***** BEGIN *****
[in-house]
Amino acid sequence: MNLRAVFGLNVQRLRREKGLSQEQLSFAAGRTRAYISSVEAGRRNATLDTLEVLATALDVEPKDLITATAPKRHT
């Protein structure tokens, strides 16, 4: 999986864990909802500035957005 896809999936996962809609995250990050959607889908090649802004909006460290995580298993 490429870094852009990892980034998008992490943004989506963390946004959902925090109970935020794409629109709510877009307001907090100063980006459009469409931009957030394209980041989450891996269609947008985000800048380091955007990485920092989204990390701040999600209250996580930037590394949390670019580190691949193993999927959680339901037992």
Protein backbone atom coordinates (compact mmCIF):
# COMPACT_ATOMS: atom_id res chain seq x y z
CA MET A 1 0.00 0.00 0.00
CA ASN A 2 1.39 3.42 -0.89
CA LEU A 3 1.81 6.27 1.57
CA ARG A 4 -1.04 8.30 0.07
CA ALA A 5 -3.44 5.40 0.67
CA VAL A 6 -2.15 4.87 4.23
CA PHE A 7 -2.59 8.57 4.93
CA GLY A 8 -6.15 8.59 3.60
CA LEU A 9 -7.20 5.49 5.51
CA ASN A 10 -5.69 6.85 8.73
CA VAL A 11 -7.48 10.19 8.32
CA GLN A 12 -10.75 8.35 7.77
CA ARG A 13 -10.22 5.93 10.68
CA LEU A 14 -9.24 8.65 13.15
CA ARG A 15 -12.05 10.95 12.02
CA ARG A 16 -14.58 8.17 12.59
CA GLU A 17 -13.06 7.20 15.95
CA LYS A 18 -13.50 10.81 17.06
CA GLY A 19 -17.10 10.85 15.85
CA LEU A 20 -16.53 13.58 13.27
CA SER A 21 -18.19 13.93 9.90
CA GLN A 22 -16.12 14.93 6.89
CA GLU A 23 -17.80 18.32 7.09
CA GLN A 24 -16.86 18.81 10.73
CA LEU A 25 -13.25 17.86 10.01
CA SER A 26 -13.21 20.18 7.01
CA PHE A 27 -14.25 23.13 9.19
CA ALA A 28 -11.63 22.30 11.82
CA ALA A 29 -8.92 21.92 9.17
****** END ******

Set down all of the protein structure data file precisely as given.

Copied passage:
[in-house]
Amino acid sequence: MNLRAVFGLNVQRLRREKGLSQEQLSFAAGRTRAYISSVEAGRRNATLDTLEVLATALDVEPKDLITATAPKRHT
């Protein structure tokens, strides 16, 4: 999986864990909802500035957005 896809999936996962809609995250990050959607889908090649802004909006460290995580298993 490429870094852009990892980034998008992490943004989506963390946004959902925090109970935020794409629109709510877009307001907090100063980006459009469409931009957030394209980041989450891996269609947008985000800048380091955007990485920092989204990390701040999600209250996580930037590394949390670019580190691949193993999927959680339901037992």
Protein backbone atom coordinates (compact mmCIF):
# COMPACT_ATOMS: atom_id res chain seq x y z
CA MET A 1 0.00 0.00 0.00
CA ASN A 2 1.39 3.42 -0.89
CA LEU A 3 1.81 6.27 1.57
CA ARG A 4 -1.04 8.30 0.07
CA ALA A 5 -3.44 5.40 0.67
CA VAL A 6 -2.15 4.87 4.23
CA PHE A 7 -2.59 8.57 4.93
CA GLY A 8 -6.15 8.59 3.60
CA LEU A 9 -7.20 5.49 5.51
CA ASN A 10 -5.69 6.85 8.73
CA VAL A 11 -7.48 10.19 8.32
CA GLN A 12 -10.75 8.35 7.77
CA ARG A 13 -10.22 5.93 10.68
CA LEU A 14 -9.24 8.65 13.15
CA ARG A 15 -12.05 10.95 12.02
CA ARG A 16 -14.58 8.17 12.59
CA GLU A 17 -13.06 7.20 15.95
CA LYS A 18 -13.50 10.81 17.06
CA GLY A 19 -17.10 10.85 15.85
CA LEU A 20 -16.53 13.58 13.27
CA SER A 21 -18.19 13.93 9.90
CA GLN A 22 -16.12 14.93 6.89
CA GLU A 23 -17.80 18.32 7.09
CA GLN A 24 -16.86 18.81 10.73
CA LEU A 25 -13.25 17.86 10.01
CA SER A 26 -13.21 20.18 7.01
CA PHE A 27 -14.25 23.13 9.19
CA ALA A 28 -11.63 22.30 11.82
CA ALA A 29 -8.92 21.92 9.17